Now, investment via the crowd is entering into a new phase, as crowdinvestment has officially become a fundraising alternative for entrepreneurs in the UK, and soon the United States. Earlier this year, London-based Seedrs soft launched its FSA-approved crowdinvesting platform ; the platform is set to open up to the public in July. Meanwhile, Barack Obama officially signed the JOBS (Jumpstart Our Business Startups) Act into law earlier this year – now the SEC (Securities and Exchange Commission) is reviewing the details of the legislation as part of its 270-day review period. Following that period, anyone in the US will be able to raise equity for their new ventures through certified crowdinvesting platforms.

Unlike crowdfunding, where funds are raised on a donation-basis in exchange for a social reward, crowdinvesting allows businesses to raise equity capital. By putting the process online, crowdinvesting platforms allow entrepreneurs to efficiently tap into their networks (and beyond) in order to raise money. The upside to crowdfunding is that there is no cap on the amount of capital that can be raised, whereas with crowdinvesting you can only raise the proposed amount of capital.

Two prominent examples of crowdfunding campaigns illustrate the potential success that the concept has:

  • In Brazil, the Belo Monte project raised over 140,000 Reais (approximately $80,000 USD) in thirty days (a Brazilian record), giving the producers of the hard-hitting film enough to cover production costs – the film will be released for free on the Internet in the near future and is sure to sway public opinion on the controversial hydroelectric project that is underway in the Amazon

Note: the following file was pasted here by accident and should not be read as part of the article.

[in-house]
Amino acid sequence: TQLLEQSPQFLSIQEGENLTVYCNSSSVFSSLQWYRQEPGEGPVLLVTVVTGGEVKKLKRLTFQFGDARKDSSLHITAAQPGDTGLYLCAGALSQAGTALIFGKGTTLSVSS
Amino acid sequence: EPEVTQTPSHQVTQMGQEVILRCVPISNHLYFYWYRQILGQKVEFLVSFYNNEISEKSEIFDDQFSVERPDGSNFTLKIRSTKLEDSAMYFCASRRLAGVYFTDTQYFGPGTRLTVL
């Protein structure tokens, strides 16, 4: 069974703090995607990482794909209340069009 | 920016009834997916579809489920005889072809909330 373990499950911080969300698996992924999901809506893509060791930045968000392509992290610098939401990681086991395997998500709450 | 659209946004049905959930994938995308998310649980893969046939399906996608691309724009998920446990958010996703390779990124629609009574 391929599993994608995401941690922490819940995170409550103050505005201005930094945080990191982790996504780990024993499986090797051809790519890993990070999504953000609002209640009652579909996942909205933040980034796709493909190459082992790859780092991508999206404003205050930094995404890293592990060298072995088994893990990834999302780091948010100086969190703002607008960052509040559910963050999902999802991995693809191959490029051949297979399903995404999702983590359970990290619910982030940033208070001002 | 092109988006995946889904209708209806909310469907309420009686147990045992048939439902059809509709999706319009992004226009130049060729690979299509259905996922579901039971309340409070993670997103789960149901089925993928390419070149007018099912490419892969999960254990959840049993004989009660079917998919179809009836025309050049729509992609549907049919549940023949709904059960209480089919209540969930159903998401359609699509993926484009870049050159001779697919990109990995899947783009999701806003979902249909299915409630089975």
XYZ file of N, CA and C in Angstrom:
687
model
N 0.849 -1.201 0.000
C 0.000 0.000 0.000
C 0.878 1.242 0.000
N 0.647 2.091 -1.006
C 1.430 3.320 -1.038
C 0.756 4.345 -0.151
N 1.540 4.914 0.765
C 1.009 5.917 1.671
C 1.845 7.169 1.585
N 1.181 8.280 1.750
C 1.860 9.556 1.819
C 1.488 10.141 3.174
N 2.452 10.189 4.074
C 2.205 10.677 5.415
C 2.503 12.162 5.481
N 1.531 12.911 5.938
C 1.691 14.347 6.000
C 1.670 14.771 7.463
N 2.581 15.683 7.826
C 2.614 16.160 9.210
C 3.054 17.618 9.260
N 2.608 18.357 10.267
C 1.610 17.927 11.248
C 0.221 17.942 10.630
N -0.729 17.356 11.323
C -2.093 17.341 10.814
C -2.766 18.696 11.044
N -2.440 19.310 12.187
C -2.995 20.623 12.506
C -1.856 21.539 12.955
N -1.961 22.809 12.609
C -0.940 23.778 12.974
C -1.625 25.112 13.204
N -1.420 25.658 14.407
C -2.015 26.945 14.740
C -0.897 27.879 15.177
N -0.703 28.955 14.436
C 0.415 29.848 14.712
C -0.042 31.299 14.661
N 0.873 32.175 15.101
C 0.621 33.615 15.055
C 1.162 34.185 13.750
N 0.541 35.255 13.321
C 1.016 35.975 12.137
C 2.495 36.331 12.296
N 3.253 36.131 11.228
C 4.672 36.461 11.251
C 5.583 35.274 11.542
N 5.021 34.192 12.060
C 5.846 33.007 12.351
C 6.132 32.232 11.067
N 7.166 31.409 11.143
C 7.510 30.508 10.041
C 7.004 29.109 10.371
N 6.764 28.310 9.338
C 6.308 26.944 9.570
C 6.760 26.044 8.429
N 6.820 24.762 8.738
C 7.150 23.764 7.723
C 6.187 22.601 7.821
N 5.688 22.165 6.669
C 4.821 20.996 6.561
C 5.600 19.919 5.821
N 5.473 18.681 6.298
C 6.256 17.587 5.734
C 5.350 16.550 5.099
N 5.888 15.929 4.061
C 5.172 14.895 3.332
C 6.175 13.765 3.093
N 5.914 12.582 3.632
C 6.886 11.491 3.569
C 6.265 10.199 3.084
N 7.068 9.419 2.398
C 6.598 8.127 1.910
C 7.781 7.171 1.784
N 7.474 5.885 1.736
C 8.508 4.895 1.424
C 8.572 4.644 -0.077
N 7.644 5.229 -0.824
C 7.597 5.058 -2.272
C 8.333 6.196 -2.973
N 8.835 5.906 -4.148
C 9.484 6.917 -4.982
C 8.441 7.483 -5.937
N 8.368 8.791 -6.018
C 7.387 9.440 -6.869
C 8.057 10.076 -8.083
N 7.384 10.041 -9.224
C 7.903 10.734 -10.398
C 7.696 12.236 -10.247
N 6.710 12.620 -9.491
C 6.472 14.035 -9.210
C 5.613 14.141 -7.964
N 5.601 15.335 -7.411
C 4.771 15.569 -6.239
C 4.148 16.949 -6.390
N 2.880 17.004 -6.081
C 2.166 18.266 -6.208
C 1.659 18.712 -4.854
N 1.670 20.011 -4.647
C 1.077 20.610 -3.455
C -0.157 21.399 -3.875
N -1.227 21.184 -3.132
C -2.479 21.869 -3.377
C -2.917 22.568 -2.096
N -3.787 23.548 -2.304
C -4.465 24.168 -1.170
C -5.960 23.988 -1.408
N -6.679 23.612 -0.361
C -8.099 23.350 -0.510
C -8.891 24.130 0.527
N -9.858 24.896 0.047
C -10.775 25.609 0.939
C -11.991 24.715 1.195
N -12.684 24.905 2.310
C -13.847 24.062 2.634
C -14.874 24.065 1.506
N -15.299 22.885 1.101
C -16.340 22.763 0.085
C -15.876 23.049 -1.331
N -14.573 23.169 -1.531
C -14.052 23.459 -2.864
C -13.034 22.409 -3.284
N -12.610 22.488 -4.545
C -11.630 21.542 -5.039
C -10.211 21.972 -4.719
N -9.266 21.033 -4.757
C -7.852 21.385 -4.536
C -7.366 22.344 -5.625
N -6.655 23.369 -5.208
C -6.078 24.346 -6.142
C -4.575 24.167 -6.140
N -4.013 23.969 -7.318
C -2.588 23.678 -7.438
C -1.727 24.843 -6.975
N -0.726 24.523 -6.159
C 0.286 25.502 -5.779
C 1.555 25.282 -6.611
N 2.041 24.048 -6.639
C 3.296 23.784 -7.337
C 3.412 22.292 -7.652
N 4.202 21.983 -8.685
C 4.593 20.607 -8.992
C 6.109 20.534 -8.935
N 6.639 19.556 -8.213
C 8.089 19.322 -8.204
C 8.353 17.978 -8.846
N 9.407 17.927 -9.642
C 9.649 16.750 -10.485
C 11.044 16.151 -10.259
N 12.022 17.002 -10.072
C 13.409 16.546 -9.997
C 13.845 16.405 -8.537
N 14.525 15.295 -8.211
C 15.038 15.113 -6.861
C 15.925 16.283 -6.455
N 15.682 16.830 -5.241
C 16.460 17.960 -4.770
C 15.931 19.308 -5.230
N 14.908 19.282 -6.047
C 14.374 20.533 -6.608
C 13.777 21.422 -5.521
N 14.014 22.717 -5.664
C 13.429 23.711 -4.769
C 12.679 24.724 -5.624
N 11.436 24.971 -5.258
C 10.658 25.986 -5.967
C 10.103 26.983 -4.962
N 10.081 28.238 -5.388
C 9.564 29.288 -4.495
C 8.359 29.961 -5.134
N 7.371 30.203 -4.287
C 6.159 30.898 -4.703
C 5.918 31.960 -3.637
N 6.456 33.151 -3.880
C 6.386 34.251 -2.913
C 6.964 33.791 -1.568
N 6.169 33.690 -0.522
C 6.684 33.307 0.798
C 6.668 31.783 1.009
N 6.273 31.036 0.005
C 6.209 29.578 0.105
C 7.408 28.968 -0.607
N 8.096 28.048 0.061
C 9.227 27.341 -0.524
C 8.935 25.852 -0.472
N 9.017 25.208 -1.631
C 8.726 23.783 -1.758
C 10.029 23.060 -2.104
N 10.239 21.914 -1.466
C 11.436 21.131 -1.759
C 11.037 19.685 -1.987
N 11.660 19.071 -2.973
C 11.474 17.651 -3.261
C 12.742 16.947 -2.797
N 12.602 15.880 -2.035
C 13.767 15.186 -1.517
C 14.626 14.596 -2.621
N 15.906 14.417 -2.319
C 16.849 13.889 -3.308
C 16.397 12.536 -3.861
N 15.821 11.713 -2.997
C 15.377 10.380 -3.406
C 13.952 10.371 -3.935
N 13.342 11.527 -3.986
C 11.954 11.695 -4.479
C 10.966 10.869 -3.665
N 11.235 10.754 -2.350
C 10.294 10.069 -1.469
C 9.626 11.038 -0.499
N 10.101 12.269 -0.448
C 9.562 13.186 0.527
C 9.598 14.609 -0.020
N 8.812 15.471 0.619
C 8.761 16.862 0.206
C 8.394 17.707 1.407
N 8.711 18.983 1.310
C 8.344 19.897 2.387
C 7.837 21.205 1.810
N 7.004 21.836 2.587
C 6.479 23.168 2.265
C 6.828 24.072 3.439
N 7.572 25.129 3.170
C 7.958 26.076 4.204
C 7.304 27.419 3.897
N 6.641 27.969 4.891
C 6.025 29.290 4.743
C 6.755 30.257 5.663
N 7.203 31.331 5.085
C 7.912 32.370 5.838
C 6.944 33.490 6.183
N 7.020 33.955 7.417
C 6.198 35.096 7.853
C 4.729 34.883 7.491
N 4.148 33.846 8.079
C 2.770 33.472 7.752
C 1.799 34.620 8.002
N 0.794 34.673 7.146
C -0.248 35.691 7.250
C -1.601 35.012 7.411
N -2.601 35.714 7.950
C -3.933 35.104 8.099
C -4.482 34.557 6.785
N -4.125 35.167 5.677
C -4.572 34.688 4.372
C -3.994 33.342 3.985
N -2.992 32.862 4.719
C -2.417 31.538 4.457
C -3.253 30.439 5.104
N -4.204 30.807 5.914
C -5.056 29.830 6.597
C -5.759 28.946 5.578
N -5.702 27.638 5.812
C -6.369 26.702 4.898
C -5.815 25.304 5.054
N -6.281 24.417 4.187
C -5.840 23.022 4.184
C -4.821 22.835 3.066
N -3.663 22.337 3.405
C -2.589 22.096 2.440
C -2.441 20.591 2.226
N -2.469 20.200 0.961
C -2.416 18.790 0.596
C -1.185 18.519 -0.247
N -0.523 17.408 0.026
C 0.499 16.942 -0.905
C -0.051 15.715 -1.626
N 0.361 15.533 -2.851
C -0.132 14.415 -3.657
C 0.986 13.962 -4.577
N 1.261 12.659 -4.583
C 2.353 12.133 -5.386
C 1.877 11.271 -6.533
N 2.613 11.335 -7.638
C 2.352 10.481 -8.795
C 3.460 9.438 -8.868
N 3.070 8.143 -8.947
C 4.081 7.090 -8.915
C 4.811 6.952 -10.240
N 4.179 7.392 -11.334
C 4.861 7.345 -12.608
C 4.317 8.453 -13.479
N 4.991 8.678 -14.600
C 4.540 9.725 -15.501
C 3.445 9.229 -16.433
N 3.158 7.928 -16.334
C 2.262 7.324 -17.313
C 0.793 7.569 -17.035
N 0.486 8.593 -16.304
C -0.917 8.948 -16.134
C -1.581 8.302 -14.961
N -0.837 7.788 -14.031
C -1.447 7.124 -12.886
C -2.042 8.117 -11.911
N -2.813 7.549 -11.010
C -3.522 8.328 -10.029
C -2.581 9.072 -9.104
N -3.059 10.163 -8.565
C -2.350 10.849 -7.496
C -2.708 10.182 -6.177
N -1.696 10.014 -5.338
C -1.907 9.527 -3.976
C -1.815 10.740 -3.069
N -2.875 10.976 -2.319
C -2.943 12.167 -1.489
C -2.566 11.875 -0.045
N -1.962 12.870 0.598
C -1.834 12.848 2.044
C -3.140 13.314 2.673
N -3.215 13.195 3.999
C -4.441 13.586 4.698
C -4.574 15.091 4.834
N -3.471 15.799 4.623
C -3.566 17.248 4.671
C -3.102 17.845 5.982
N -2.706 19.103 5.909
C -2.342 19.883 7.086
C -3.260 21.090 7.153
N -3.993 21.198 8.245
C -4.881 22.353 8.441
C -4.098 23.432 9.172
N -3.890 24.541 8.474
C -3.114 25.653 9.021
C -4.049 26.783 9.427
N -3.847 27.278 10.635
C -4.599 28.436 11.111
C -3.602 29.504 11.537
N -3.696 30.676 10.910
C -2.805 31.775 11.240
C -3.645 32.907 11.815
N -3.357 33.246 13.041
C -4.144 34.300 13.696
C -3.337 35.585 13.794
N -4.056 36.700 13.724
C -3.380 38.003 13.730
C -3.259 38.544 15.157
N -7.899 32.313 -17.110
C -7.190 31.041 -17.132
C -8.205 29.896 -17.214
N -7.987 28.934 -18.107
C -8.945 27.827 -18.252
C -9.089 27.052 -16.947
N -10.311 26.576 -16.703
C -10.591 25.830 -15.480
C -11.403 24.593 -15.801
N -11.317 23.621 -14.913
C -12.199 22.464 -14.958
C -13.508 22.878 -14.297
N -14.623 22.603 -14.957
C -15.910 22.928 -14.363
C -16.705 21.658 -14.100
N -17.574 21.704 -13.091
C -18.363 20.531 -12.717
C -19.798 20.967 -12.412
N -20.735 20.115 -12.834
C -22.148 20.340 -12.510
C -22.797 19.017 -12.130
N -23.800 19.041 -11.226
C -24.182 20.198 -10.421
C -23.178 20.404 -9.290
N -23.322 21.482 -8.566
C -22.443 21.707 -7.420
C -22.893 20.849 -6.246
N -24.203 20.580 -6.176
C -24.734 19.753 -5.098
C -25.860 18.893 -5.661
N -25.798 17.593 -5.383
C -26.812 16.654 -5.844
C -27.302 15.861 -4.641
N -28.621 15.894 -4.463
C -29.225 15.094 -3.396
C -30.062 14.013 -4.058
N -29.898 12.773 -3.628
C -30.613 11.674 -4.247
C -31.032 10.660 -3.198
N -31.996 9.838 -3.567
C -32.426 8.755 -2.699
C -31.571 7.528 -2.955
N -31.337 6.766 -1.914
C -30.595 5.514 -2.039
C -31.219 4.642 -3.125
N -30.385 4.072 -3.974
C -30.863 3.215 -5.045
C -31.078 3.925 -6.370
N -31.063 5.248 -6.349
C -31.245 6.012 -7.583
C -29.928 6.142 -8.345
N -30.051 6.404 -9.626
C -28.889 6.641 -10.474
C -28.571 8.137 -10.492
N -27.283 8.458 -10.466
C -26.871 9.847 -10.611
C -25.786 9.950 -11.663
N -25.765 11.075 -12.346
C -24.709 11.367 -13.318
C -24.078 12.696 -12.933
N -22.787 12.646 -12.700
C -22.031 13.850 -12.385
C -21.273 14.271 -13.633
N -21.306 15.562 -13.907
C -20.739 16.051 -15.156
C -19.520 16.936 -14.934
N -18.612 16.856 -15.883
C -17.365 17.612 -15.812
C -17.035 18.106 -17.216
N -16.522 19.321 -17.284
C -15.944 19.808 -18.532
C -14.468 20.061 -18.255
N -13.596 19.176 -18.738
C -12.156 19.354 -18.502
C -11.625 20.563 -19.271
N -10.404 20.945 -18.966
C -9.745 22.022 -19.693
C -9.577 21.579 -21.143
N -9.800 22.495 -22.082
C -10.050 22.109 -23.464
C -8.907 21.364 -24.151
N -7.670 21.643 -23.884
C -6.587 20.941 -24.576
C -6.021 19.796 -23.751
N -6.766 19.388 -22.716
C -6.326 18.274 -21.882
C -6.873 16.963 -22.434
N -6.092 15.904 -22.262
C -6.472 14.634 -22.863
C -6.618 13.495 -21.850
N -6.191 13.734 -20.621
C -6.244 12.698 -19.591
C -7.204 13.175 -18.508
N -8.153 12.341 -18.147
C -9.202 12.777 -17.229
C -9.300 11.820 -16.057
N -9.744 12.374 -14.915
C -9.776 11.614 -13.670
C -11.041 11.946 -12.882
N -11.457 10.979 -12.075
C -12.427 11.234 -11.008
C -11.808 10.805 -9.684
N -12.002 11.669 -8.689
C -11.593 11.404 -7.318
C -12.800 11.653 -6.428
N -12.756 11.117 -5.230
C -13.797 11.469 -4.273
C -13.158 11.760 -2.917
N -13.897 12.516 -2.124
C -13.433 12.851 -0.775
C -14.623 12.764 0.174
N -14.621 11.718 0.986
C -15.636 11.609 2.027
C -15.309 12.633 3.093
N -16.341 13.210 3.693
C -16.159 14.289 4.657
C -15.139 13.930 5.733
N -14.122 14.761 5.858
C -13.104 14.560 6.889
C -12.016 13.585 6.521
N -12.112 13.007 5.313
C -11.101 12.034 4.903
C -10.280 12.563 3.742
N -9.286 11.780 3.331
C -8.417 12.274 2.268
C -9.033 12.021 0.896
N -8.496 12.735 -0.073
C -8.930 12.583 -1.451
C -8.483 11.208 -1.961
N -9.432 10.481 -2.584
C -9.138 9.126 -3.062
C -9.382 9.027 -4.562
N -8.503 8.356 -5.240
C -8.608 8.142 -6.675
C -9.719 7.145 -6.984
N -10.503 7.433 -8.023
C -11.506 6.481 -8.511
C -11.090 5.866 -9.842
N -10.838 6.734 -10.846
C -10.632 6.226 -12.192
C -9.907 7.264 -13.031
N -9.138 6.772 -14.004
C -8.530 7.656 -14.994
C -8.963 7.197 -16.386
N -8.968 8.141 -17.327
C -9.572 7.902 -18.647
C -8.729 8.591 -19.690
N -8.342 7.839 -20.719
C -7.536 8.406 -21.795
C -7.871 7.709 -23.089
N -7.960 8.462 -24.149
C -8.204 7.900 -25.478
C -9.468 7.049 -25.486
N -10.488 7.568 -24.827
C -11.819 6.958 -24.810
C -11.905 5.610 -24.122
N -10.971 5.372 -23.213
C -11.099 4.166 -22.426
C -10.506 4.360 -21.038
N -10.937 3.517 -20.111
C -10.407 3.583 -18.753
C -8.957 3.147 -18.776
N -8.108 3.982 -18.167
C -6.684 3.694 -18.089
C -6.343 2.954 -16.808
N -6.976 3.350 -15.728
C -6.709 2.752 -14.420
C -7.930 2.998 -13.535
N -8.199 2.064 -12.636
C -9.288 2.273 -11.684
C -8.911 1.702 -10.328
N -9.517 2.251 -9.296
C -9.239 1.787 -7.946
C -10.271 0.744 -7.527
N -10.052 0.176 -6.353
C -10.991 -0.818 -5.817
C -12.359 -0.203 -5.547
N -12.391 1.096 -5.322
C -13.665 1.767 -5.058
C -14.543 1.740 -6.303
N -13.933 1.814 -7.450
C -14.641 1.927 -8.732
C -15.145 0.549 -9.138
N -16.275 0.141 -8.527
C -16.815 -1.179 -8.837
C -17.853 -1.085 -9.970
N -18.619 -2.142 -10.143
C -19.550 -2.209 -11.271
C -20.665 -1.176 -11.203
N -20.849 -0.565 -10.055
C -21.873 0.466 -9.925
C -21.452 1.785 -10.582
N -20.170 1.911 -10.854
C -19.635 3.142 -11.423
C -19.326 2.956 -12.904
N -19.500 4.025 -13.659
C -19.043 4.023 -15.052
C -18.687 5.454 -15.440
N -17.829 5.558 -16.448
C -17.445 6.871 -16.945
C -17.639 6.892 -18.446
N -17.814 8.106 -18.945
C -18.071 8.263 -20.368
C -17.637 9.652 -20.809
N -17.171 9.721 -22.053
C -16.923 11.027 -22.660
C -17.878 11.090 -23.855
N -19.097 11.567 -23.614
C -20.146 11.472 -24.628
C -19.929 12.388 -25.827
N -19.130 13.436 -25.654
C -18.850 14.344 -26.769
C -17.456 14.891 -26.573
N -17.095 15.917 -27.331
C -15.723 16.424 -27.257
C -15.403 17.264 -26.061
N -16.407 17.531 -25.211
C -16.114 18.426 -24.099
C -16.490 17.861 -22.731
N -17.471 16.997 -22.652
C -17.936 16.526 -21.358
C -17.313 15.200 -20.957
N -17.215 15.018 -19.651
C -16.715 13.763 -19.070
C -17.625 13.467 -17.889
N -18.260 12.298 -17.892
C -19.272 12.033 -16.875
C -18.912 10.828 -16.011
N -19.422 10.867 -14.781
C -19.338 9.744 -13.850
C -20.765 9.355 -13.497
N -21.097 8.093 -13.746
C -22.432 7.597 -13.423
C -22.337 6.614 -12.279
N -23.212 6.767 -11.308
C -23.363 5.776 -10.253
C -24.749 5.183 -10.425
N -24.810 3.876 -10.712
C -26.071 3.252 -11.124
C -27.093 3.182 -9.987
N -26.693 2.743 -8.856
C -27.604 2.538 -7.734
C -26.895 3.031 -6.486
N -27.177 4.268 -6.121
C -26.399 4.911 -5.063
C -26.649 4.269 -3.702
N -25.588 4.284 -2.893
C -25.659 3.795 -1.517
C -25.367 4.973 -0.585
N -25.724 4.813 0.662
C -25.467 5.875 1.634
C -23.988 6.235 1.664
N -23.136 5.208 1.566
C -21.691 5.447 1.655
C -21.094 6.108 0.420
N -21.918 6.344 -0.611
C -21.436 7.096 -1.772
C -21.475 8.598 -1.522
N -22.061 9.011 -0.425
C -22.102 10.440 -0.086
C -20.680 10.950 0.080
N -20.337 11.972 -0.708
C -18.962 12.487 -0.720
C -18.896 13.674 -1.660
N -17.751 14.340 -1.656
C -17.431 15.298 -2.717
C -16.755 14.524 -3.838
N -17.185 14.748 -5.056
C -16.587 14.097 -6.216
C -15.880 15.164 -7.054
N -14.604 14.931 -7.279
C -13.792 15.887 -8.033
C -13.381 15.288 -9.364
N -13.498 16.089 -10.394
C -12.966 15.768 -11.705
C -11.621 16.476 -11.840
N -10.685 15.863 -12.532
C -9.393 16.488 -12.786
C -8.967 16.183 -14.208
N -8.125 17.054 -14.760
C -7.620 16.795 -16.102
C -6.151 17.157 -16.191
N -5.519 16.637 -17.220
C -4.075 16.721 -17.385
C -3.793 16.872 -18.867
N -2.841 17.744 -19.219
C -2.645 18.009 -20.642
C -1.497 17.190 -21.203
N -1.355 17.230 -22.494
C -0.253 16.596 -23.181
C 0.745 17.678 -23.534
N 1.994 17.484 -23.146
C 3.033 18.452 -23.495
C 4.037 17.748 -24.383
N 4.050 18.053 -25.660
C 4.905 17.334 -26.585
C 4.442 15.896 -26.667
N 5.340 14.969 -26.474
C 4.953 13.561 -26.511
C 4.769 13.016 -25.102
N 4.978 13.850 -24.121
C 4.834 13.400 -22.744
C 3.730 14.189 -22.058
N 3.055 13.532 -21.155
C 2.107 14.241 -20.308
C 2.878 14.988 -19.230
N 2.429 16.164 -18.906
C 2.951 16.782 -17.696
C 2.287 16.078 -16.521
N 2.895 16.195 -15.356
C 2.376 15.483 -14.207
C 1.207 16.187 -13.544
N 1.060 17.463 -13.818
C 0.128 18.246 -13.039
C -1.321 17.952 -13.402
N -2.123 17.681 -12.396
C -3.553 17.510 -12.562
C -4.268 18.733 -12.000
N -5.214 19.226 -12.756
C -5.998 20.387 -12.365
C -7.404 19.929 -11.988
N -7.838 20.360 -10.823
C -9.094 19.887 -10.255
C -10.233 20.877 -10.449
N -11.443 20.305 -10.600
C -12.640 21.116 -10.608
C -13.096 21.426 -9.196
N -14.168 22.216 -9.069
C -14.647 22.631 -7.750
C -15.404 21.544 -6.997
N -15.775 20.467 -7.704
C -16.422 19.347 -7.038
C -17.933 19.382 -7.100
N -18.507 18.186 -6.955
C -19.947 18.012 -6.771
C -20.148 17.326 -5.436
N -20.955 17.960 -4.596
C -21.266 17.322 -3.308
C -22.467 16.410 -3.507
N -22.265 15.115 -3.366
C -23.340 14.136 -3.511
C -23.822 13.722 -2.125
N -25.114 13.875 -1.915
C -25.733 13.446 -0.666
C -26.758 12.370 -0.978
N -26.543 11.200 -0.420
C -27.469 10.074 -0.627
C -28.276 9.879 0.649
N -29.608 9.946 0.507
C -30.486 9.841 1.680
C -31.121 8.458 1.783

• In the US, Pebble is in the final stages of its campaign, where over $10 mllion dollars on the Kickstarter platform has been raised for the company’s innovative E-Paper watch. The company was unable to raise the necessary funds ($100,000) from venture capitalists, so the founders turned to Kickstarter to meet their funding needs.

And the real fun is only just beginning. The next phase of the crowd is about to be tested, with the crowdinvesting cycle ready to begin. In addition to crowdinvesting, new business models, concepts, and niche platforms will emerge to satisfy the public’s demand for crowd-based opportunities.

Beyond just crowdfunding and crowdinvesting, other financial innovations are hitting the market to ensure that new companies are able to get around the hurdles faced by early-stage companies. Market Invoice, a London-based company, gives new companies the ability to factor their accounts receivables at low rates through their online portal, ensuring that these businesses can access working capital upon issuance of their invoices. Other notable new financial platforms include Bank to the Future, a next-generation platform for entrepreneurs, and the Social Stock Exchange, a new public trading platform for socially-focused ventures – both are set to launch in the not-too-distant future.

Overall, we are at the beginning of a new era of financial innovation, one driven by technology, online networks and the desire for a democratic, horizontal process of financing new ventures. At Lumos, we are big-time bullish on this trend and are digging deep in order to develop the best strategies for funding new ventures and validating new concepts using crowd-based platforms.